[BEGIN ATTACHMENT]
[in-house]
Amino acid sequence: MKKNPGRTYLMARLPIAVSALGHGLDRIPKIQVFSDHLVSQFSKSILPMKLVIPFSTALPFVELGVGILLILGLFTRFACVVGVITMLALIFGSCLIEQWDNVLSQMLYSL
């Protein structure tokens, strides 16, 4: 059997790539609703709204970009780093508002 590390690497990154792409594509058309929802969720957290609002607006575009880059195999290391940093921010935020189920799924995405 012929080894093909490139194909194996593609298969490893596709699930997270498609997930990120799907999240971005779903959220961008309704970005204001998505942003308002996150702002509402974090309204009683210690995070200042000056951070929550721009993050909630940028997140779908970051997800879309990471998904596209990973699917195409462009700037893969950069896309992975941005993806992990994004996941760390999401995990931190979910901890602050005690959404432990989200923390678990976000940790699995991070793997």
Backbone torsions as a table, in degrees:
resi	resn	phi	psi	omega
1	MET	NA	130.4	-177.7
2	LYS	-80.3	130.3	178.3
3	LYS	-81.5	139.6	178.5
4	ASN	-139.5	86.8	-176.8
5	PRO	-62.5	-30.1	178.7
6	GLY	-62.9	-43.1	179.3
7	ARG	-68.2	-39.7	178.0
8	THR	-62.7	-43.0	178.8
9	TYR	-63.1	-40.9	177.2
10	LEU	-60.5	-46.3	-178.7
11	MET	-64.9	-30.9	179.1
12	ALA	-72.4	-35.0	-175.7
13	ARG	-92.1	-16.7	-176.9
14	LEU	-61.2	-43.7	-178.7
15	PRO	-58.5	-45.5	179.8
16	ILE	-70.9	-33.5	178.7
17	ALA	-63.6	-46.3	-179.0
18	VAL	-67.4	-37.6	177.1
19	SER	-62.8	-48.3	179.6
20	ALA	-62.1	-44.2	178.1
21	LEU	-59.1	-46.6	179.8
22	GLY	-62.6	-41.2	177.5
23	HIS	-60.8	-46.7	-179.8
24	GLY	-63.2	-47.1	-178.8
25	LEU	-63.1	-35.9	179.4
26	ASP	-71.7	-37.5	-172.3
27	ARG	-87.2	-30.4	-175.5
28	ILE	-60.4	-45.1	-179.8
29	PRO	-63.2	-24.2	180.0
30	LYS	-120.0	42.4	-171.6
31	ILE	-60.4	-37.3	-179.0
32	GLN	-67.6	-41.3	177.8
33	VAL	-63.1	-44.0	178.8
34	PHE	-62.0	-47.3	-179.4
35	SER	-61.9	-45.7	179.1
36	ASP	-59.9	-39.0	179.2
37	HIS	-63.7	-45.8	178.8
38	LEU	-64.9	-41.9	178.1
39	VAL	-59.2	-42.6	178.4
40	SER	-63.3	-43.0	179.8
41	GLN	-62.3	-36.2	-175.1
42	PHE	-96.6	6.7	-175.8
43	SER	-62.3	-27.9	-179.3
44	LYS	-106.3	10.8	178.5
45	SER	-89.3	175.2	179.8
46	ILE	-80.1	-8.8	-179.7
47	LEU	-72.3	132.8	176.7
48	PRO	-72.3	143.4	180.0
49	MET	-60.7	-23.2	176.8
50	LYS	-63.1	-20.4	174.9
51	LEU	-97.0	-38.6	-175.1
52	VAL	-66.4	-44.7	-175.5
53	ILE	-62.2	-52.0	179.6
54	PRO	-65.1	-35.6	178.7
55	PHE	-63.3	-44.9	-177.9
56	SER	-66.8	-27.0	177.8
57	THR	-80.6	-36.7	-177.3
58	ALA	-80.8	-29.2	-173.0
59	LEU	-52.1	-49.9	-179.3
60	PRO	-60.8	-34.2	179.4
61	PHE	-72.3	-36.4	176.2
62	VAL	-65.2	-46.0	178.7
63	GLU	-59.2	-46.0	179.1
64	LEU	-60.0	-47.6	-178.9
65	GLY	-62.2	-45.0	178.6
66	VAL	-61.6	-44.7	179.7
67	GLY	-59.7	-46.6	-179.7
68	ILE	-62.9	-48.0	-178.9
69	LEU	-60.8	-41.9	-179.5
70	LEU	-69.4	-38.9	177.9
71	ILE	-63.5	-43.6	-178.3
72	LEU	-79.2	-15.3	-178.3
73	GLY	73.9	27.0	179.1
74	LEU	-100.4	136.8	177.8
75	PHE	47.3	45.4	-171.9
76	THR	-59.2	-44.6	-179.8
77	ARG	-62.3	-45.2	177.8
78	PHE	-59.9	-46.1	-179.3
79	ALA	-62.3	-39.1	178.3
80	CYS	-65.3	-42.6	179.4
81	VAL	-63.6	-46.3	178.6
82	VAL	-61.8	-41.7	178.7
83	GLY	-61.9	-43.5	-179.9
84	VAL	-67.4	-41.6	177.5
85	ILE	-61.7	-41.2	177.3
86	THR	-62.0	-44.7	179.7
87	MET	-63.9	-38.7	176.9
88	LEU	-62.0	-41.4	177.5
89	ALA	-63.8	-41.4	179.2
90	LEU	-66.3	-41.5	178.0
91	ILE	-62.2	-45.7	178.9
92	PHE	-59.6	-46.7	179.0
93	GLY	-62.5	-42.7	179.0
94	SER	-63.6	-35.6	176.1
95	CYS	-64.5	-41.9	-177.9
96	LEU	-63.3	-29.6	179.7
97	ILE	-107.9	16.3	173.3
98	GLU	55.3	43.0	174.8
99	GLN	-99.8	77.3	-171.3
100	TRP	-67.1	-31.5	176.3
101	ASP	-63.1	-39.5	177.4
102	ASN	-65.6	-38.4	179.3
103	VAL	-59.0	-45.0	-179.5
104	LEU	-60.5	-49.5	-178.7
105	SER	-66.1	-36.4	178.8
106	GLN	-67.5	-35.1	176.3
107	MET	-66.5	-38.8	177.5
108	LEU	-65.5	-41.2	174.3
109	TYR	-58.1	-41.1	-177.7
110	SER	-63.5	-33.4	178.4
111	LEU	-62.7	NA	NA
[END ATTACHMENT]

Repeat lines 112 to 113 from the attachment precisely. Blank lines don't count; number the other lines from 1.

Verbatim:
107	MET	-66.5	-38.8	177.5
108	LEU	-65.5	-41.2	174.3